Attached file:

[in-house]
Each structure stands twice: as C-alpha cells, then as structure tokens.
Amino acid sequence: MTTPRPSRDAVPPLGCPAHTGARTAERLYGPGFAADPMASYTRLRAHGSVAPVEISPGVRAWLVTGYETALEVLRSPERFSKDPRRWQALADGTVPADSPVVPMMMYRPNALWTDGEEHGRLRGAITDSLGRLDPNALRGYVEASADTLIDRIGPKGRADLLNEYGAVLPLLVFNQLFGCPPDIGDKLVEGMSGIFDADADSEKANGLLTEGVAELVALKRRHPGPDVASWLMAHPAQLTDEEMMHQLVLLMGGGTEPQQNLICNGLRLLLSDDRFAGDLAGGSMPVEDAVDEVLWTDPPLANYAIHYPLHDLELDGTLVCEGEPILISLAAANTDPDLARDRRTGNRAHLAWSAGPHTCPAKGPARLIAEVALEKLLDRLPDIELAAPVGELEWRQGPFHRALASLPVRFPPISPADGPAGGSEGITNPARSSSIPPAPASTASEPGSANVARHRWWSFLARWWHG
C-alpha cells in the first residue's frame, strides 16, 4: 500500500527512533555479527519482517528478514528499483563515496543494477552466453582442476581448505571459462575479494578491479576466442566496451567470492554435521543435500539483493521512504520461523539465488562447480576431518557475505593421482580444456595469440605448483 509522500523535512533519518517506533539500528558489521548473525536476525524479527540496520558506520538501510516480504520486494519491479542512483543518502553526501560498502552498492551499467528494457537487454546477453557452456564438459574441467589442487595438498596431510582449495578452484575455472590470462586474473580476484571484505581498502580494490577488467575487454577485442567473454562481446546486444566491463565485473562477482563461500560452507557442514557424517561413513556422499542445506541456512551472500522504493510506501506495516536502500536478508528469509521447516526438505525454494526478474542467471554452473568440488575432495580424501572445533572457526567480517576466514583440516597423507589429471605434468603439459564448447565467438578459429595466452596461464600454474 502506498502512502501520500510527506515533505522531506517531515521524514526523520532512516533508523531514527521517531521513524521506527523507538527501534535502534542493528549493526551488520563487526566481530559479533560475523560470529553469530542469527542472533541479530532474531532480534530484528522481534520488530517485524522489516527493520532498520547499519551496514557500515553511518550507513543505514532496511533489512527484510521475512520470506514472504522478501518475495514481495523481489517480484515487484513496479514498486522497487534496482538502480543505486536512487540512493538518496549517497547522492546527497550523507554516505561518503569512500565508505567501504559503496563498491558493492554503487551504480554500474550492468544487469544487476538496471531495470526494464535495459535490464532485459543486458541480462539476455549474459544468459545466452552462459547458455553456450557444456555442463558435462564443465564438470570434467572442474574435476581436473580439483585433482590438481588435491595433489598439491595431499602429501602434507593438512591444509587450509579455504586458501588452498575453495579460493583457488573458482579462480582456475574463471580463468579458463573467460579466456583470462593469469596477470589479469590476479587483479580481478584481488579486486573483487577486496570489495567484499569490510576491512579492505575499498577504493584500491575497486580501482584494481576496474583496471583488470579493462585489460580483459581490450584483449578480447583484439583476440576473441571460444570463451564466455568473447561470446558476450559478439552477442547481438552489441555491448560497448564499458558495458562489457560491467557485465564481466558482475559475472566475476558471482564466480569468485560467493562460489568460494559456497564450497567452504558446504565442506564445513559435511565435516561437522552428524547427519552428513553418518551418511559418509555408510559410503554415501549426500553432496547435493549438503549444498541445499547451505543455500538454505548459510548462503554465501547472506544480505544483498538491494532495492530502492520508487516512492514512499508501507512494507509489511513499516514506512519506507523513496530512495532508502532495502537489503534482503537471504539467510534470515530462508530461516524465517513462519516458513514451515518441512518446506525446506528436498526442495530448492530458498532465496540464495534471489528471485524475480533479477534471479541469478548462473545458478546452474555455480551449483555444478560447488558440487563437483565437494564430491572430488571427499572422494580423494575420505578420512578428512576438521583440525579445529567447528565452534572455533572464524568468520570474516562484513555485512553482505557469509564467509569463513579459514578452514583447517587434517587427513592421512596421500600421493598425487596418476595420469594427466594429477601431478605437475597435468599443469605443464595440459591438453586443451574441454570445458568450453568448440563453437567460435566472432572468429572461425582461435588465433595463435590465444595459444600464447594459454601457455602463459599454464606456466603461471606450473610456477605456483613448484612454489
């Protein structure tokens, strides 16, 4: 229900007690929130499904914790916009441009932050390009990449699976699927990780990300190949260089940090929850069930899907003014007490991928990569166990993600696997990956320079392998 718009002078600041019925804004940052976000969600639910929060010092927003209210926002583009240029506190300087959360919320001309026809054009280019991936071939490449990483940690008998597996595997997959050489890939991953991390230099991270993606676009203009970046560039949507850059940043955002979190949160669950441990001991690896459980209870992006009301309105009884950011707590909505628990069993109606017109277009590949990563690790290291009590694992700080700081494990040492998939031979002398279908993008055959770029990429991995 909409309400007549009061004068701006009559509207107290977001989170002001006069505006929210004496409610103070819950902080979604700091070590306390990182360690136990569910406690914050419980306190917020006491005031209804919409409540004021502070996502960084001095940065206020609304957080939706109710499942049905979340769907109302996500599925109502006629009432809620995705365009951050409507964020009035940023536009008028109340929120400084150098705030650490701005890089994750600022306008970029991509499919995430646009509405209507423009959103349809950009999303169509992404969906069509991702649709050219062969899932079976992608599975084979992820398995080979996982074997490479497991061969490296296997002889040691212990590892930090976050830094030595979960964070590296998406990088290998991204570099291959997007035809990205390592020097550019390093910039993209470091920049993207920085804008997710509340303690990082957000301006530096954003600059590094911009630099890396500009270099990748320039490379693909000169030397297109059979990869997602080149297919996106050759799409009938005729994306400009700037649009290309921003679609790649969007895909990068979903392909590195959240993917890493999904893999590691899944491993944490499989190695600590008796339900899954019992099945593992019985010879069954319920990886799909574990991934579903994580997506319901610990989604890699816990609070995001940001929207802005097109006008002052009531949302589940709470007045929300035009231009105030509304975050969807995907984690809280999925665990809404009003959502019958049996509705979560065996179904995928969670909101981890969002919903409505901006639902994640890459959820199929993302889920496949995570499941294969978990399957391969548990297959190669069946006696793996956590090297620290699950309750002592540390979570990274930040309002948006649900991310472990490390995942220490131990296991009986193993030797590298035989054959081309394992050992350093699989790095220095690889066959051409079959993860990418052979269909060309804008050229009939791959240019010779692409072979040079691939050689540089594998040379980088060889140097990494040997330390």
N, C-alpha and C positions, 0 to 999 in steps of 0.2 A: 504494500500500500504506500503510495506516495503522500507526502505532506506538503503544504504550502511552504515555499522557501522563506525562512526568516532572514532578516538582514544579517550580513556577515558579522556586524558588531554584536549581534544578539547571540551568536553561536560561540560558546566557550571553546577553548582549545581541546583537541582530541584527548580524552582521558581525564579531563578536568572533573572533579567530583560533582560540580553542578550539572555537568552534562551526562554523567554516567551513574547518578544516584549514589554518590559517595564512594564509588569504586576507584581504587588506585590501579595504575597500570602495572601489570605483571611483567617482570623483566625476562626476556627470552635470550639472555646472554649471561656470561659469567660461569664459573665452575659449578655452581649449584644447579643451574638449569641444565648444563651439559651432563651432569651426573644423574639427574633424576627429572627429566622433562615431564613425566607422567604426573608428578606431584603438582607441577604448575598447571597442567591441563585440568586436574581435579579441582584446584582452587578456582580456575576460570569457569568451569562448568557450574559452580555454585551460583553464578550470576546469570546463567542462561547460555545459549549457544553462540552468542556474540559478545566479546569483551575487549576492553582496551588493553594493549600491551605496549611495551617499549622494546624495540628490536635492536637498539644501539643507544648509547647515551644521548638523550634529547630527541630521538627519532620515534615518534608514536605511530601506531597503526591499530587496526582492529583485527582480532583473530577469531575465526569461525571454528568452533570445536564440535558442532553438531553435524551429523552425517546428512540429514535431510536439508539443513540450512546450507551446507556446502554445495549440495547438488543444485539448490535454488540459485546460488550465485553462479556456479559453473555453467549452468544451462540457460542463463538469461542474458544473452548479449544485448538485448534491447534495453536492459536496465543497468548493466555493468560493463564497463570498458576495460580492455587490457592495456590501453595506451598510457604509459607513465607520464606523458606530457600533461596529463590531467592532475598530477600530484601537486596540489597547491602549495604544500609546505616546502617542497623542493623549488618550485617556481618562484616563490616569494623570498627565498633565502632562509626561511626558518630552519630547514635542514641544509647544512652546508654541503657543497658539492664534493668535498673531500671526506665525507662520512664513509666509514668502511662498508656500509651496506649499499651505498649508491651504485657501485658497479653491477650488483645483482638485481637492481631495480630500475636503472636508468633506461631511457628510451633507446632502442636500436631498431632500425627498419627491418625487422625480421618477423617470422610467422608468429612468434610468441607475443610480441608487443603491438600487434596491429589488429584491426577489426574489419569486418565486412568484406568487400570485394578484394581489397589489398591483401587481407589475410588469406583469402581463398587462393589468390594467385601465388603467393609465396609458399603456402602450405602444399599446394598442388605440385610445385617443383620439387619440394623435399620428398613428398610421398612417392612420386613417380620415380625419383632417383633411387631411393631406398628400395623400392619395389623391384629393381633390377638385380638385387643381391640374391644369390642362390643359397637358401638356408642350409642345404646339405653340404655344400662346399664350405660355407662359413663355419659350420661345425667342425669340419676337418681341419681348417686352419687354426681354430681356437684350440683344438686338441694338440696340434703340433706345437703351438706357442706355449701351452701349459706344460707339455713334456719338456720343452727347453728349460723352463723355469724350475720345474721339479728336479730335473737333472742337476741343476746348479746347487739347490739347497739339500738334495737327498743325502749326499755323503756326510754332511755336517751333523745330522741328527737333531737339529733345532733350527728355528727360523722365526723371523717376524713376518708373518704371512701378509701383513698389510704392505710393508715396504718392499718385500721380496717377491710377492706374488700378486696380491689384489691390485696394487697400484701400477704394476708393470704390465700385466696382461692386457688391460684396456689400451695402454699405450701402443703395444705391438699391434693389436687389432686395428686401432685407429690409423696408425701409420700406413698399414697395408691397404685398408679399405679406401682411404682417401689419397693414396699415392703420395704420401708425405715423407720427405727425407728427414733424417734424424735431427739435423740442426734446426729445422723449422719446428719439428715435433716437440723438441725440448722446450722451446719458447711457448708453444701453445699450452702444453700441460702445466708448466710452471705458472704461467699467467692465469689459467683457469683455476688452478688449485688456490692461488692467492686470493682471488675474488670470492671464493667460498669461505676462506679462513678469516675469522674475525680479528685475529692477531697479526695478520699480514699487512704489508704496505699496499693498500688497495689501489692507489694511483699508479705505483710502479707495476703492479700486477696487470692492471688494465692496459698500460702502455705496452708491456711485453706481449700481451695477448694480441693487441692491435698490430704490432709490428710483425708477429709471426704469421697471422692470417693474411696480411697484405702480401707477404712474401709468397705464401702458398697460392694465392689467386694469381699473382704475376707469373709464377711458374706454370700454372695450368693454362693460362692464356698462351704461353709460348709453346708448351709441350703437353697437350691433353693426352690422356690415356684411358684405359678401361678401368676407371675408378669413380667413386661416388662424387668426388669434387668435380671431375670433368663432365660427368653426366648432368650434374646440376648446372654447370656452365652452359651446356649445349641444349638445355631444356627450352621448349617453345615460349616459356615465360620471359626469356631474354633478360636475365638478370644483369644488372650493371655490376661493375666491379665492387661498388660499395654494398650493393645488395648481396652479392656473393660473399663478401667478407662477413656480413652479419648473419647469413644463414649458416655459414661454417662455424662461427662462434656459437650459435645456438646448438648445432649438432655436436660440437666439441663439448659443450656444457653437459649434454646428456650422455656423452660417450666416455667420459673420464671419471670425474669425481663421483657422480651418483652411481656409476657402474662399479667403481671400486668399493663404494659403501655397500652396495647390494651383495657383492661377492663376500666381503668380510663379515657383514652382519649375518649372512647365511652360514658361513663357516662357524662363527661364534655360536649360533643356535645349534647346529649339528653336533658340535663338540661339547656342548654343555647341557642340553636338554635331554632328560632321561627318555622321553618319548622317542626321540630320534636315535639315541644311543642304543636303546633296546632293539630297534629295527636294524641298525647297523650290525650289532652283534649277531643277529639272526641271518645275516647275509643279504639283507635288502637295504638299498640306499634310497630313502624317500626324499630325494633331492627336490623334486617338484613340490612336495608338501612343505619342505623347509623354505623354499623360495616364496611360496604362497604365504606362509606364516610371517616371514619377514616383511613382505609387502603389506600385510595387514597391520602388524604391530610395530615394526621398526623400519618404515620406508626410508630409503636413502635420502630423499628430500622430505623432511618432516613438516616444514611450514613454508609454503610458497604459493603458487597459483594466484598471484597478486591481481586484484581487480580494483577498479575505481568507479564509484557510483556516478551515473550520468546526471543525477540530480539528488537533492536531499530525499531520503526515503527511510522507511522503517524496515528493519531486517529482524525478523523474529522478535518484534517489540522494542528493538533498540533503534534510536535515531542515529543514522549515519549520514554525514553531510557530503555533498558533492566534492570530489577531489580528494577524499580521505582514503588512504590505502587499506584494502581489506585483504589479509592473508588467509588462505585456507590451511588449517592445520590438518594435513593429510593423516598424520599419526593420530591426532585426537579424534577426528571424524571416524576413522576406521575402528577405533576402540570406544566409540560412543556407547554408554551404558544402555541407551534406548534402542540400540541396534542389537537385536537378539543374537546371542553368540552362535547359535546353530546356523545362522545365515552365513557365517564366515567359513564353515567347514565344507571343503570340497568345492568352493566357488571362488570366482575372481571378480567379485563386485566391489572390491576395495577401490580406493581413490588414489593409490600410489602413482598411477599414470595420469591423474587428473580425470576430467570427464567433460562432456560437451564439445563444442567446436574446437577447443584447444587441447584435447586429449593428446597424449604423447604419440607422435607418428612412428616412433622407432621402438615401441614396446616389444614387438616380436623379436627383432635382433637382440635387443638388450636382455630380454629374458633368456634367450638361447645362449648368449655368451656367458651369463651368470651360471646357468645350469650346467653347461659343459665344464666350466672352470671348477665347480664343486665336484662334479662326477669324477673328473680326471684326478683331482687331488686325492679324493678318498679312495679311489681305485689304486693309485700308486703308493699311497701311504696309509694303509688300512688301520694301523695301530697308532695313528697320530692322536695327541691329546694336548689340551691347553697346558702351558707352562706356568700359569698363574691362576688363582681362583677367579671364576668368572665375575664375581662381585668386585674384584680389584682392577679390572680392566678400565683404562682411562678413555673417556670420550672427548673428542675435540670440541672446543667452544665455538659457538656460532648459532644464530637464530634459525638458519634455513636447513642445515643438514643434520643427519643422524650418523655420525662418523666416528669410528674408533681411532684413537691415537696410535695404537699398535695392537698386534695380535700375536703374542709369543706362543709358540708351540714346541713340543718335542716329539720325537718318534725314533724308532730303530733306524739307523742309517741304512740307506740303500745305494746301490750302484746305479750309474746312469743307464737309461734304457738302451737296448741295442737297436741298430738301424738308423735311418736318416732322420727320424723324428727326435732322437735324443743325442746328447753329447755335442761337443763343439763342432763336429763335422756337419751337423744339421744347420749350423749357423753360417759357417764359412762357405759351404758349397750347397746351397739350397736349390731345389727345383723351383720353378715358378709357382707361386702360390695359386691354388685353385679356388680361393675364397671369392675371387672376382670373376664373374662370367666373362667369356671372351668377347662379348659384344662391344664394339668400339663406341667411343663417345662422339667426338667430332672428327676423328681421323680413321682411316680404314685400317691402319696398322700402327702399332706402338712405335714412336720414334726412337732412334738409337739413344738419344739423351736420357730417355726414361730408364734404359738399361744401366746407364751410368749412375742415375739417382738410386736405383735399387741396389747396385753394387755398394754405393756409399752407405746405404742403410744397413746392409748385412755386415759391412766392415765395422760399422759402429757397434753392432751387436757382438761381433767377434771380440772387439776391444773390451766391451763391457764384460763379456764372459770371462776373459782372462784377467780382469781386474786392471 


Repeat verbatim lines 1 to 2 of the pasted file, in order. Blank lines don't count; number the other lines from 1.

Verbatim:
[in-house]
Each structure stands twice: as C-alpha cells, then as structure tokens.